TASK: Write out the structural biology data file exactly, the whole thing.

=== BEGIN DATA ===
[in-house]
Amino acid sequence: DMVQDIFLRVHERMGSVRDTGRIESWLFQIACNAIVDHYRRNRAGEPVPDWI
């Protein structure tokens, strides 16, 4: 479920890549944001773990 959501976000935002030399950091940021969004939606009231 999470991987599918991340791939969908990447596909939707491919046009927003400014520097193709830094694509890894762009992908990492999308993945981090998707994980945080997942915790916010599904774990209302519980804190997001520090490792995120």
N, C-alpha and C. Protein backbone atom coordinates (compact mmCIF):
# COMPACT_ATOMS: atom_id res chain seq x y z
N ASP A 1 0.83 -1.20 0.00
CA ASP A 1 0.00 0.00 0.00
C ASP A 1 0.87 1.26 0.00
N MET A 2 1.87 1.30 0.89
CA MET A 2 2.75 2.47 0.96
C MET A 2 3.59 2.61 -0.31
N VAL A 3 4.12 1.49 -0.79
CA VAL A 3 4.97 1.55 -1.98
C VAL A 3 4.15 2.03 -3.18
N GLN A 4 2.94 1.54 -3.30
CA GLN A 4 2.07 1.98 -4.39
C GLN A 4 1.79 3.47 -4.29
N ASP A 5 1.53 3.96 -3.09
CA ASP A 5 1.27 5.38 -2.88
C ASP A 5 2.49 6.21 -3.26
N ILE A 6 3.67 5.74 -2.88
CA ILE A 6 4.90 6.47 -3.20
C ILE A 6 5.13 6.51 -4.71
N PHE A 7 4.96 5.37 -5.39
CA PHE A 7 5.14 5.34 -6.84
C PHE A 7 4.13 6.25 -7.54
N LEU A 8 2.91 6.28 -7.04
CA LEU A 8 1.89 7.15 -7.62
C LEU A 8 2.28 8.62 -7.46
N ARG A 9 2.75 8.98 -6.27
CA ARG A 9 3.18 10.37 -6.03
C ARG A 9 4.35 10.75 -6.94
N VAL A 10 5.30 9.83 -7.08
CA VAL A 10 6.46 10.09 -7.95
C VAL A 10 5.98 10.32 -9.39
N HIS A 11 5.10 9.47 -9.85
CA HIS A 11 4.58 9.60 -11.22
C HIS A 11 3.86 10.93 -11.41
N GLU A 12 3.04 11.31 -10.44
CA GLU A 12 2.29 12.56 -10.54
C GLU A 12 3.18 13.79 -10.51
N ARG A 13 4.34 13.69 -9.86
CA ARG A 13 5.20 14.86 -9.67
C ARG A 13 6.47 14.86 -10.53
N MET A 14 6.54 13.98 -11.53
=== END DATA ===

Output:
[in-house]
Amino acid sequence: DMVQDIFLRVHERMGSVRDTGRIESWLFQIACNAIVDHYRRNRAGEPVPDWI
């Protein structure tokens, strides 16, 4: 479920890549944001773990 959501976000935002030399950091940021969004939606009231 999470991987599918991340791939969908990447596909939707491919046009927003400014520097193709830094694509890894762009992908990492999308993945981090998707994980945080997942915790916010599904774990209302519980804190997001520090490792995120």
N, C-alpha and C. Protein backbone atom coordinates (compact mmCIF):
# COMPACT_ATOMS: atom_id res chain seq x y z
N ASP A 1 0.83 -1.20 0.00
CA ASP A 1 0.00 0.00 0.00
C ASP A 1 0.87 1.26 0.00
N MET A 2 1.87 1.30 0.89
CA MET A 2 2.75 2.47 0.96
C MET A 2 3.59 2.61 -0.31
N VAL A 3 4.12 1.49 -0.79
CA VAL A 3 4.97 1.55 -1.98
C VAL A 3 4.15 2.03 -3.18
N GLN A 4 2.94 1.54 -3.30
CA GLN A 4 2.07 1.98 -4.39
C GLN A 4 1.79 3.47 -4.29
N ASP A 5 1.53 3.96 -3.09
CA ASP A 5 1.27 5.38 -2.88
C ASP A 5 2.49 6.21 -3.26
N ILE A 6 3.67 5.74 -2.88
CA ILE A 6 4.90 6.47 -3.20
C ILE A 6 5.13 6.51 -4.71
N PHE A 7 4.96 5.37 -5.39
CA PHE A 7 5.14 5.34 -6.84
C PHE A 7 4.13 6.25 -7.54
N LEU A 8 2.91 6.28 -7.04
CA LEU A 8 1.89 7.15 -7.62
C LEU A 8 2.28 8.62 -7.46
N ARG A 9 2.75 8.98 -6.27
CA ARG A 9 3.18 10.37 -6.03
C ARG A 9 4.35 10.75 -6.94
N VAL A 10 5.30 9.83 -7.08
CA VAL A 10 6.46 10.09 -7.95
C VAL A 10 5.98 10.32 -9.39
N HIS A 11 5.10 9.47 -9.85
CA HIS A 11 4.58 9.60 -11.22
C HIS A 11 3.86 10.93 -11.41
N GLU A 12 3.04 11.31 -10.44
CA GLU A 12 2.29 12.56 -10.54
C GLU A 12 3.18 13.79 -10.51
N ARG A 13 4.34 13.69 -9.86
CA ARG A 13 5.20 14.86 -9.67
C ARG A 13 6.47 14.86 -10.53
N MET A 14 6.54 13.98 -11.53